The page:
Photos by Ellie Thoma
Senior Devon Dietrich bent over her computer and jotted down the words she and Dr. Clayborne Carson had composed together. She could hear the protests and envision the riots from Martin Luther King, Jr.’s Birmingham campaign. She could feel history’s energy through the keys as she revised the screenplay. For Dietrich history was no longer slides of notes but instead a collection of documentary clips, journal entries and letters – a collection only possible through this internship.
Senior Portia Reneé peered over Dr. Jianping Zhou’s shoulder and watched him painstaking suction up the medium from the cell culture. One wrong move and years of research could be demolished. Perfect. They leaned back, exchanged a smile and continued on with lots more to learn about esophageal cancer.
Junior Jack Furla handed the fun-sized bag of M&M’s to the little boy and a flier to his dad. It might be a blazing hot Saturday after a long week of school but Furla couldn’t imagine a better way to spend his time. Kevin Yoder’s campaign staff moved slowly down the road in Bonner Springs. This is where Furla sees the connections, sees the Congressional candidate interacting with the crowd and sees just how intricate political campaigns are.
Through internships, Dietrich, Reneé and Furla found experiences that couldn’t be found anywhere else.
Dietrich heard about the opportunity to intern at the Martin Luther King, Jr. Research and Education Institute in February, sent in her application and resume and heard the good news by the beginning of summer. The internship was going to be a nine-week long experience at Stanford University, but Dietrich wasn’t deterred.
“I find the independence really refreshing,” Dietrich said. “Plus I think people miss out so much in life if they don’t put themselves in situations where they aren’t at least a little uncomfortable, and they have to figure it out themselves. It ends up being the best times of your life.”
Working alongside historian Dr. Clayborne Carson, she updated the website and created a video about the Institute, among other tasks. The Institute was founded in 1985 when Carson dedicated his entire life’s work to honoring Martin Luther King, Jr. after his wife, Coretta Scott King, asked Carson to be in charge of editing and publishing all of King’s undocumented manuscripts, correspondence, etc.
After putting finalizing the video, Dietrich was asked to help finish the Birmingham campaign screenplay that Carson had been working on for several years. Carson would walk through the scene, then the pair would talk.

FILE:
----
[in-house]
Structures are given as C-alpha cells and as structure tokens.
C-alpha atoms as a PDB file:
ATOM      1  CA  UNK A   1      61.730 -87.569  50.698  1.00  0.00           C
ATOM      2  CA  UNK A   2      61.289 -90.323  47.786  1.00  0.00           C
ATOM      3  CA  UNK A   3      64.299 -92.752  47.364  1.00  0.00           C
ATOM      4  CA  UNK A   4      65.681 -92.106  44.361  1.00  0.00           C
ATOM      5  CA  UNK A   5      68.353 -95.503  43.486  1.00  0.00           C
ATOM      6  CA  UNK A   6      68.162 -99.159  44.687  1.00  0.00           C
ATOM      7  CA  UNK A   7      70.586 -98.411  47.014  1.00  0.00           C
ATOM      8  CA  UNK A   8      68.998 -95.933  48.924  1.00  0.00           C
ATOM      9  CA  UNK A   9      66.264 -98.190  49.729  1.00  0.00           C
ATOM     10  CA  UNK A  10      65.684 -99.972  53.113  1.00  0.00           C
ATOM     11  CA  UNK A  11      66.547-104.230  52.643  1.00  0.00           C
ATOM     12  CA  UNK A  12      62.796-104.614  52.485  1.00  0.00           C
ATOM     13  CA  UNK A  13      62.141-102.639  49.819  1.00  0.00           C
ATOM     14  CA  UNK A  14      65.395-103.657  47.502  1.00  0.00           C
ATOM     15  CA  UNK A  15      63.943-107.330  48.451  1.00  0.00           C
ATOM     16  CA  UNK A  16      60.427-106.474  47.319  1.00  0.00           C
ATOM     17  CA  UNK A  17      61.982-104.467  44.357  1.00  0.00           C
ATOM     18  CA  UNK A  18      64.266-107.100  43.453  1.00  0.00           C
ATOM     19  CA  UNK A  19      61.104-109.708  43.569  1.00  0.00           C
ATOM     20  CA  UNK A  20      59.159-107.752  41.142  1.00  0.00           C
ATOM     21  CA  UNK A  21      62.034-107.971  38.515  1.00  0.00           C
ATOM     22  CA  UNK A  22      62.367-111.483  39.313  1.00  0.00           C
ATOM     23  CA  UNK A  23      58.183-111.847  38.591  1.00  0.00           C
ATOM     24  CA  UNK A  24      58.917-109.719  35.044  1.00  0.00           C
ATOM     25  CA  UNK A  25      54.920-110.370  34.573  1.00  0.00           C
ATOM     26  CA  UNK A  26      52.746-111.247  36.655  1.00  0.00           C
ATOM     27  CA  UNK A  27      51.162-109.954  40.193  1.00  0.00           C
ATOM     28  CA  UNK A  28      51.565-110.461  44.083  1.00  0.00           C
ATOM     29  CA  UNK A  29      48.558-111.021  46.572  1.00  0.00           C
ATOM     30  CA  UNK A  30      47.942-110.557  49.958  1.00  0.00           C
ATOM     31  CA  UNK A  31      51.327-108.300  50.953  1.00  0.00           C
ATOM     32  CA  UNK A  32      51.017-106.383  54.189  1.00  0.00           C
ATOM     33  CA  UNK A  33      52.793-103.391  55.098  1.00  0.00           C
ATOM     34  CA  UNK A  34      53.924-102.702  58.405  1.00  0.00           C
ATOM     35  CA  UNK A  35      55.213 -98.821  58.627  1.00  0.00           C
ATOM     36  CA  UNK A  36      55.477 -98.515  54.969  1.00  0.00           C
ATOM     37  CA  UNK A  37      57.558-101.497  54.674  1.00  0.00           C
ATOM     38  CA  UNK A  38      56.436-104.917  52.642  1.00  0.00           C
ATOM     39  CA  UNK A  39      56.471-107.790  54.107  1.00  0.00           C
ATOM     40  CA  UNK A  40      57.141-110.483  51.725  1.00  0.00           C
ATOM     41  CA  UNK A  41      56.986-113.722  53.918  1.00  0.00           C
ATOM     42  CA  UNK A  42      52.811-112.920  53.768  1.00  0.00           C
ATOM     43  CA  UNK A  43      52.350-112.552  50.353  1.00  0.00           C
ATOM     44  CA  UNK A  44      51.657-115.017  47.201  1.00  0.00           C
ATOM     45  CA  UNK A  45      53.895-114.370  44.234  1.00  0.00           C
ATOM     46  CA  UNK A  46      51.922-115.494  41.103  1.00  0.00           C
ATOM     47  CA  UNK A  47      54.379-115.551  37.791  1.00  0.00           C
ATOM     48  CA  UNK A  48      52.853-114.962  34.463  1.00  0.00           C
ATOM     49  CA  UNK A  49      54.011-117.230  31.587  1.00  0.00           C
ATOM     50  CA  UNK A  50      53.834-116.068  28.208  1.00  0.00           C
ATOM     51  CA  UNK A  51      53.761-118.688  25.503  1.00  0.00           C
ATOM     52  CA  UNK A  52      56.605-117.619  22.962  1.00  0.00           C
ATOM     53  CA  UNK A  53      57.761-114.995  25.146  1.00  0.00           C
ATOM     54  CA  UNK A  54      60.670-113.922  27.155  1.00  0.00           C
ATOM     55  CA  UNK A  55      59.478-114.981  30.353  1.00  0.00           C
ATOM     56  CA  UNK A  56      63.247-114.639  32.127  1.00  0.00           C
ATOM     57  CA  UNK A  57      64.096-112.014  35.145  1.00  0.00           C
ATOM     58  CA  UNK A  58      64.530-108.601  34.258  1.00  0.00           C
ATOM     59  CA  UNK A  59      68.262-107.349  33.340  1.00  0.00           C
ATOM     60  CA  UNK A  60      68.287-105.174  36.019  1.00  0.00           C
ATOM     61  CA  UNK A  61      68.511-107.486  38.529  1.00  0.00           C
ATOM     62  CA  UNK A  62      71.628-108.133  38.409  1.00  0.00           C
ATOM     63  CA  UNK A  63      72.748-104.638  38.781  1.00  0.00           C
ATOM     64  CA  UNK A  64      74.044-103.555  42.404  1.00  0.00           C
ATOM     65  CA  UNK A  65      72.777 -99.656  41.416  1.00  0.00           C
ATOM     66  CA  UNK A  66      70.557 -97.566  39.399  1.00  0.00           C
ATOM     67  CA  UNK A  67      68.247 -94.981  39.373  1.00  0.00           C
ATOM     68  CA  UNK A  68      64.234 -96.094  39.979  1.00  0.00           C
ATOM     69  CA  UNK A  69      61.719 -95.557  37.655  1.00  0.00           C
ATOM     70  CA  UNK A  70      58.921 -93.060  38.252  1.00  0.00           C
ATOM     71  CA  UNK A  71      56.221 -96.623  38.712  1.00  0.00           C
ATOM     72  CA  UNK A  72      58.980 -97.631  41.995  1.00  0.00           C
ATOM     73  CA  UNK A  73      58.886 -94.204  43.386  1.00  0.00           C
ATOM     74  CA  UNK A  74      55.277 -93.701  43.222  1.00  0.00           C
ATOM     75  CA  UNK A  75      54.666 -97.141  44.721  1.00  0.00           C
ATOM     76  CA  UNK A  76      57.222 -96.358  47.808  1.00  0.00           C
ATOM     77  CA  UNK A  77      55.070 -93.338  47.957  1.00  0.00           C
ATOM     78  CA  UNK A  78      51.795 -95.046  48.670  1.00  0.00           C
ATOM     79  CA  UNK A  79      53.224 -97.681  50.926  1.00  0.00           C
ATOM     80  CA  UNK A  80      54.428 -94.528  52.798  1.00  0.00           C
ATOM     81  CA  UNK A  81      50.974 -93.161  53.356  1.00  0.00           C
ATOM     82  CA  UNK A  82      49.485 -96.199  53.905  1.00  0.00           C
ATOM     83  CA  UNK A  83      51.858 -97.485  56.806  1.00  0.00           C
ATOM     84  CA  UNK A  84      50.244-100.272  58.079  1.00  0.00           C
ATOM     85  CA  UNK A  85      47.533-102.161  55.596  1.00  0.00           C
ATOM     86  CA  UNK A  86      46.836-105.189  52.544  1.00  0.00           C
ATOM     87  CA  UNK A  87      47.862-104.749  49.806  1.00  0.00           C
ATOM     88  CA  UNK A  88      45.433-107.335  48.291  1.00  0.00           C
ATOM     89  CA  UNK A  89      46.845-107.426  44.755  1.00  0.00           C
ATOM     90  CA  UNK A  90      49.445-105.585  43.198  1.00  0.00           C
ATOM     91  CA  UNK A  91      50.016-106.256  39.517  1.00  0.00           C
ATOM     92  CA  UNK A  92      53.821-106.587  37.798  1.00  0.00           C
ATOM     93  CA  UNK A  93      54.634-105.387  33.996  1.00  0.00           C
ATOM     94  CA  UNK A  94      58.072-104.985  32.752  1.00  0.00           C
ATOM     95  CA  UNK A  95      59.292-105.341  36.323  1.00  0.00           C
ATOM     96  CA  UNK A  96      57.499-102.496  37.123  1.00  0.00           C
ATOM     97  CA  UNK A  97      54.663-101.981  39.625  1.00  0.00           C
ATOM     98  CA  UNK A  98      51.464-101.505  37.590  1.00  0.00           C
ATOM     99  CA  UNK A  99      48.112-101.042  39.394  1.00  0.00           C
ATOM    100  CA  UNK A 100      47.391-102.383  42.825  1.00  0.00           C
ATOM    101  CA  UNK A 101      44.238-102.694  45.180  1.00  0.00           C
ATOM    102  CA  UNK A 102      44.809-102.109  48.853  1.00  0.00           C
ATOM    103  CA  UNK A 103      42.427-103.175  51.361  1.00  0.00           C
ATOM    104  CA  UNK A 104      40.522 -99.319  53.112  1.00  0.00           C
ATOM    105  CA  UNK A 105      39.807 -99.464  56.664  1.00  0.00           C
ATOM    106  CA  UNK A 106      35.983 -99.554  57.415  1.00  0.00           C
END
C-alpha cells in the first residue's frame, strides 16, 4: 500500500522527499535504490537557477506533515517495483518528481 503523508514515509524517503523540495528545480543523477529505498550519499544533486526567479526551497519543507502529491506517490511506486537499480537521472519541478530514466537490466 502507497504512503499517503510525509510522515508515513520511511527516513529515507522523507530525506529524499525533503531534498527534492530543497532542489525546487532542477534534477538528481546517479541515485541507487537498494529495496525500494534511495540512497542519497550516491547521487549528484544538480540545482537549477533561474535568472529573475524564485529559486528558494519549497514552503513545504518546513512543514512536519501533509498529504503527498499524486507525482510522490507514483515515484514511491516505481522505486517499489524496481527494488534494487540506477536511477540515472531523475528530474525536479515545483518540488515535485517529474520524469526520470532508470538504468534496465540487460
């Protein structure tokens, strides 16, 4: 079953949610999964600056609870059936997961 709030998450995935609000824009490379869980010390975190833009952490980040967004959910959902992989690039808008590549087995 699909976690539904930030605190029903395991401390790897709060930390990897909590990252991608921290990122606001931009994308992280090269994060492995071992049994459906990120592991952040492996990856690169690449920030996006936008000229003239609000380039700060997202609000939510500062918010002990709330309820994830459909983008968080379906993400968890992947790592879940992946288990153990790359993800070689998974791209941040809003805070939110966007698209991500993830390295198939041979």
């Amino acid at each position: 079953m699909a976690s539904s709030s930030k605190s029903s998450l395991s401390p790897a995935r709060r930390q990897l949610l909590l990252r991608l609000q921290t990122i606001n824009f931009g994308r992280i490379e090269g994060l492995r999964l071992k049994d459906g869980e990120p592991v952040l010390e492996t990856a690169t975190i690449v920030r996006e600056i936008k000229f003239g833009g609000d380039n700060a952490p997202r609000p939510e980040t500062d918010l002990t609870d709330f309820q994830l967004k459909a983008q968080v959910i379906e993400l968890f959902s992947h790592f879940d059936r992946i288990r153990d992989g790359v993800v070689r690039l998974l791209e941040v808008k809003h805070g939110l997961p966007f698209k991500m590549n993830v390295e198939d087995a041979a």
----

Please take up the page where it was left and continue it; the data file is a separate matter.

“[Carson] would give me a scene to work on or say something that he wanted to convey or emphasize in the script,” Dietrich said. “We discussed some of our ideas, bounced thoughts back and forth and then he would hand me his laptop and let me write the scenes.”
For Reneé, her interest in medicine solidified through her experiences at the research lab in KC’s local Veterans Affair Hospital. Reneé started a few weeks before school started, and now during her seventh hour Independent Study, Reneé travels to the research lab to spend a couple of hours shadowing the scientists as they work.
“This year it’s like an educational internship where I’m not very hands-on,” Reneé said. “They don’t want to put anything in your hands until they really trust you so these upcoming months are [for] learning techniques.”
According to Reneé, because the scientists’ work is so precise – and the equipment is expensive – they have to have a lot of faith in the “interns” before allowing them to be hands-on. Once Reneé turns 18 over the summer, she’ll have the chance to officially apply and do actual research.
One of Reneé’s favorite parts about the experience is her relationship with Zhou. Even though the doctor doesn’t speak English very well, he will slowly work with her until things are just right – even if that means pipetting water over and over for an hour before it meets his standards.
“I love him. He’s the funniest and just the most interesting guy ever. Whenever we are talking, we’re always laughing,” Reneé said. “He’s just really caring, and teaching me things is not part of his job description, but he takes the time out of his day and works with me.”
Furla’s role as a campaign staffer has him doing phone banks and walk books — going door to door — for about two months now. He doesn’t plan on pursuing political science, but still has learned so much from his experience.
“My parents were involved in these kinds of political internships and affiliations when they were my age,” Furla said. “As of right now I think it’s a great learning experience – [you] get a lot of connections, learn how that whole field of politics works [and] learn how to win an election.”
Overall, all three stress the fact that internships are totally attainable and should be done by everyone.
“[Shadowing at the research lab] would not have been possible if I had not taken the initiative to go and get it,” Reneé said. “It’s not a specified program; it’s not advertised anywhere. Basically I called up somebody and I asked them to help me. I think more often than not if you do that you’ll be surprised on how many people just say yes and it’s worth a try.”